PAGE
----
A Basic Starting Point - How to handle .h.in files


I started the tutorial and got a question about dynamic include files (.h.in to .h)
Step 1: A Basic Starting Point

How to handle code validation (IDE, Lint, Editor) if the file to be included doesn’t exist yet? Are there any good practices for dealing with this? I checked the entire tutorial and I didn’t find it!

Marcelo Módolo

Files created by configure_file are already generated by CMake, not later during the build.
So they do exist before opening the IDE.

Hi Josef Angstenberger!

Thanks for the answer!

But in the tutorial, the include file is created in the build folder. And in the .cxx file it is indicated as local to the .cxx file.

Furthermore, I believe that it would be necessary to run the build command at each modification for the defines to be valid.

I downloaded the tutorial files and tested it with VIM and EMACS configured as “IDEs” for C/C++. In both cases, the errors reported by CLANG were that the include file could not be found and that the definitions (#define) were invalid.

If I ran the build command to create the include file (in the build folder), I would still have to copy it to the same folder where the .cxx file was.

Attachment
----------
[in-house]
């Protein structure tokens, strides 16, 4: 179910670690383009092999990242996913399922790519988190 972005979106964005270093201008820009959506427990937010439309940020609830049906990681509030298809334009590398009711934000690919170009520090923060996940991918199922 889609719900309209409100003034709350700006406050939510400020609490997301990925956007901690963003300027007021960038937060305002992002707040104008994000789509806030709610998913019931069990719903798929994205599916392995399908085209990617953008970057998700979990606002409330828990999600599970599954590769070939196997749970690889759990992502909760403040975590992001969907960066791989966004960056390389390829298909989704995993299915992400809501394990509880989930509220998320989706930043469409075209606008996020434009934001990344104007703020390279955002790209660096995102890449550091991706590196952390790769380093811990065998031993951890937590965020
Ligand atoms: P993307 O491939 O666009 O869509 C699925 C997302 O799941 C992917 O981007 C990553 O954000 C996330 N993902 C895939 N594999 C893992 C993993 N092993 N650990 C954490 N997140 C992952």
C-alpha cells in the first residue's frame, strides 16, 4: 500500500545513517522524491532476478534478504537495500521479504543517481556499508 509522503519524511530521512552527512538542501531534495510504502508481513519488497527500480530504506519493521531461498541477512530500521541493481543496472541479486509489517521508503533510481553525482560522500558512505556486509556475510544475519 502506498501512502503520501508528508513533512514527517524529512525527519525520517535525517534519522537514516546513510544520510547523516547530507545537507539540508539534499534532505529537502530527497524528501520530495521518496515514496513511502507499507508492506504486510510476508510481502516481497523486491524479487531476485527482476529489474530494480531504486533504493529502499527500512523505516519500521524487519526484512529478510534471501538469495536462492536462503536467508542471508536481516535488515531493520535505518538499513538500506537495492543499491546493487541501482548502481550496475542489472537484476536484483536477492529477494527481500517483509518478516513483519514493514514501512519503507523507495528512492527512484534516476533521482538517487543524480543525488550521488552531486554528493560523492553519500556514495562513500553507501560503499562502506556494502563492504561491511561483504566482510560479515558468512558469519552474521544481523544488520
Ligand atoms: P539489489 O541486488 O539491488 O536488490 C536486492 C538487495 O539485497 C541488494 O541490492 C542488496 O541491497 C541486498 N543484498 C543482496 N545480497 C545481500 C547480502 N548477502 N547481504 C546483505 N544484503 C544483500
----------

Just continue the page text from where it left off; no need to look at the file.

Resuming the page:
I was wondering if during the software development cycle (especially a big one) having to run the build for every change to an include file wouldn’t be too much work.

Maybe there is some good practice in the solution layout that I don’t know about that can solve this cyclic dependency.

Marcelo Módolo

If you generate a project file for an IDE supported by CMake, or if you use an IDE that can query CMake (e.g. via File API) the include paths used for compilation are configured automatically.
Just using an IDE or editor without further configuration is missing defines or include paths given to the compiler on command line. I think that’s your case.

The tutorial adds the binary dir as global include path (this is where the file is generated to):

target_include_directories(Tutorial PUBLIC

So the compiler knows that path and you have to teach your IDE to also know this path.

And yes, if any file changes you have to call the build tool, because it knows what exactly needs to be rebuilt.

Hi Josef Angstenberger!

Thanks again!

I solved the problem as follows:

mkdir build
cd build
ln -s ~/playground/cmake/Step2/build/compile_commands.json ~/playground/cmake/Step2/

Starting EMACS from ~/playground/cmake/Step2 no longer has errors! clangd reads the compile_commands.json file and is able to find the include files. Even the “#defines” are functional.

Unfortunately SPACEVIM does not make use of compile_commands.json and thus, it is necessary to create a “.clang” file with the contents below (but this is not a cmake problem):


Thanks for your help and patience,
Marcelo Módolo